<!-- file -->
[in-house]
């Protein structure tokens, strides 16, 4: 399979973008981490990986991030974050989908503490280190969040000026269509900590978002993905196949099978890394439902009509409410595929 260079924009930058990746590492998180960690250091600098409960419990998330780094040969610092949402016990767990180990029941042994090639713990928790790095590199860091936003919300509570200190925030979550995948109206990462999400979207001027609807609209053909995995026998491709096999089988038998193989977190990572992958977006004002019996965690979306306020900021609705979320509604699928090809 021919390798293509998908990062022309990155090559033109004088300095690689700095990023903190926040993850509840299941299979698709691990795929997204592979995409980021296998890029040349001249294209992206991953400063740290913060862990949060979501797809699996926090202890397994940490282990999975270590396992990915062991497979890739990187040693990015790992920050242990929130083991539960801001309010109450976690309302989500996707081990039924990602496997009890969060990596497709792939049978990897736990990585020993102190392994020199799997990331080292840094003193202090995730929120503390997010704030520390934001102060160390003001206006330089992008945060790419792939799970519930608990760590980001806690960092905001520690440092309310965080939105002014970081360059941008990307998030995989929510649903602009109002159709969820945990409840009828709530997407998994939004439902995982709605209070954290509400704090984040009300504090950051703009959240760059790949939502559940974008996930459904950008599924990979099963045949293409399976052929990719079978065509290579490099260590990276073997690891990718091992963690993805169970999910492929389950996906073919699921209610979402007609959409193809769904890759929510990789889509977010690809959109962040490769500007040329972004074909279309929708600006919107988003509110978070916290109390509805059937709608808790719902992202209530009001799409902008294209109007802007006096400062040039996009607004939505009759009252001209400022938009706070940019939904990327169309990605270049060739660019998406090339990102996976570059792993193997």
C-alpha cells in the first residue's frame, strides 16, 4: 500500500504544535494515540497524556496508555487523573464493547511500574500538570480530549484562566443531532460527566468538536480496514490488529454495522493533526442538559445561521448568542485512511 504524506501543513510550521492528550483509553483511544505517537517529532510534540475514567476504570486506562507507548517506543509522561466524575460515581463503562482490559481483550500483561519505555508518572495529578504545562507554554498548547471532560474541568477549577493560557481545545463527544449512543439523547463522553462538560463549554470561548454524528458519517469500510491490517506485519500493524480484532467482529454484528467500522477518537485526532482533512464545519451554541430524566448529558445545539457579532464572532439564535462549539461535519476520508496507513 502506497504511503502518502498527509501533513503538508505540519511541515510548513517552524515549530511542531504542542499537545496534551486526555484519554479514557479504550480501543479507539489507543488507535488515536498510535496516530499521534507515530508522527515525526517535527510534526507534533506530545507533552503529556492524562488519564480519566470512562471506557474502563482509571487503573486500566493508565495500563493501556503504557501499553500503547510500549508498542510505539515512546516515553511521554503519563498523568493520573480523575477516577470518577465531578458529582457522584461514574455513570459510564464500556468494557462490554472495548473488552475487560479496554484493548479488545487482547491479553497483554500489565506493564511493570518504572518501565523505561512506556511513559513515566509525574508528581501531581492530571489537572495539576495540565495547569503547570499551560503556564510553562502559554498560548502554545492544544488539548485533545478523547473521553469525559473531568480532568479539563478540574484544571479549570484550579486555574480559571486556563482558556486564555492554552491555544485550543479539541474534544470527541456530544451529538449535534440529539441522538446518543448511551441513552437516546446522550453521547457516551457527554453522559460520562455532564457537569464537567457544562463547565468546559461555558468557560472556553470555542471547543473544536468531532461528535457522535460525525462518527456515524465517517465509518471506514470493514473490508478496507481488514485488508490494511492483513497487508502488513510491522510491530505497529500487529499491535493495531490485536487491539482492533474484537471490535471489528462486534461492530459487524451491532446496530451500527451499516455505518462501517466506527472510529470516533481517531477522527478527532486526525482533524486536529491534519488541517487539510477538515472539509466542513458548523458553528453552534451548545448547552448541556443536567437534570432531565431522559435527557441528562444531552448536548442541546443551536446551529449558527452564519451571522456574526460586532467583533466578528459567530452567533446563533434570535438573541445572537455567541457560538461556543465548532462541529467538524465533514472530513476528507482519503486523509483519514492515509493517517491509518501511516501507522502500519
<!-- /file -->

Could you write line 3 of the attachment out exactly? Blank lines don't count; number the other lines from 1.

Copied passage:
C-alpha cells in the first residue's frame, strides 16, 4: 500500500504544535494515540497524556496508555487523573464493547511500574500538570480530549484562566443531532460527566468538536480496514490488529454495522493533526442538559445561521448568542485512511 504524506501543513510550521492528550483509553483511544505517537517529532510534540475514567476504570486506562507507548517506543509522561466524575460515581463503562482490559481483550500483561519505555508518572495529578504545562507554554498548547471532560474541568477549577493560557481545545463527544449512543439523547463522553462538560463549554470561548454524528458519517469500510491490517506485519500493524480484532467482529454484528467500522477518537485526532482533512464545519451554541430524566448529558445545539457579532464572532439564535462549539461535519476520508496507513 502506497504511503502518502498527509501533513503538508505540519511541515510548513517552524515549530511542531504542542499537545496534551486526555484519554479514557479504550480501543479507539489507543488507535488515536498510535496516530499521534507515530508522527515525526517535527510534526507534533506530545507533552503529556492524562488519564480519566470512562471506557474502563482509571487503573486500566493508565495500563493501556503504557501499553500503547510500549508498542510505539515512546516515553511521554503519563498523568493520573480523575477516577470518577465531578458529582457522584461514574455513570459510564464500556468494557462490554472495548473488552475487560479496554484493548479488545487482547491479553497483554500489565506493564511493570518504572518501565523505561512506556511513559513515566509525574508528581501531581492530571489537572495539576495540565495547569503547570499551560503556564510553562502559554498560548502554545492544544488539548485533545478523547473521553469525559473531568480532568479539563478540574484544571479549570484550579486555574480559571486556563482558556486564555492554552491555544485550543479539541474534544470527541456530544451529538449535534440529539441522538446518543448511551441513552437516546446522550453521547457516551457527554453522559460520562455532564457537569464537567457544562463547565468546559461555558468557560472556553470555542471547543473544536468531532461528535457522535460525525462518527456515524465517517465509518471506514470493514473490508478496507481488514485488508490494511492483513497487508502488513510491522510491530505497529500487529499491535493495531490485536487491539482492533474484537471490535471489528462486534461492530459487524451491532446496530451500527451499516455505518462501517466506527472510529470516533481517531477522527478527532486526525482533524486536529491534519488541517487539510477538515472539509466542513458548523458553528453552534451548545448547552448541556443536567437534570432531565431522559435527557441528562444531552448536548442541546443551536446551529449558527452564519451571522456574526460586532467583533466578528459567530452567533446563533434570535438573541445572537455567541457560538461556543465548532462541529467538524465533514472530513476528507482519503486523509483519514492515509493517517491509518501511516501507522502500519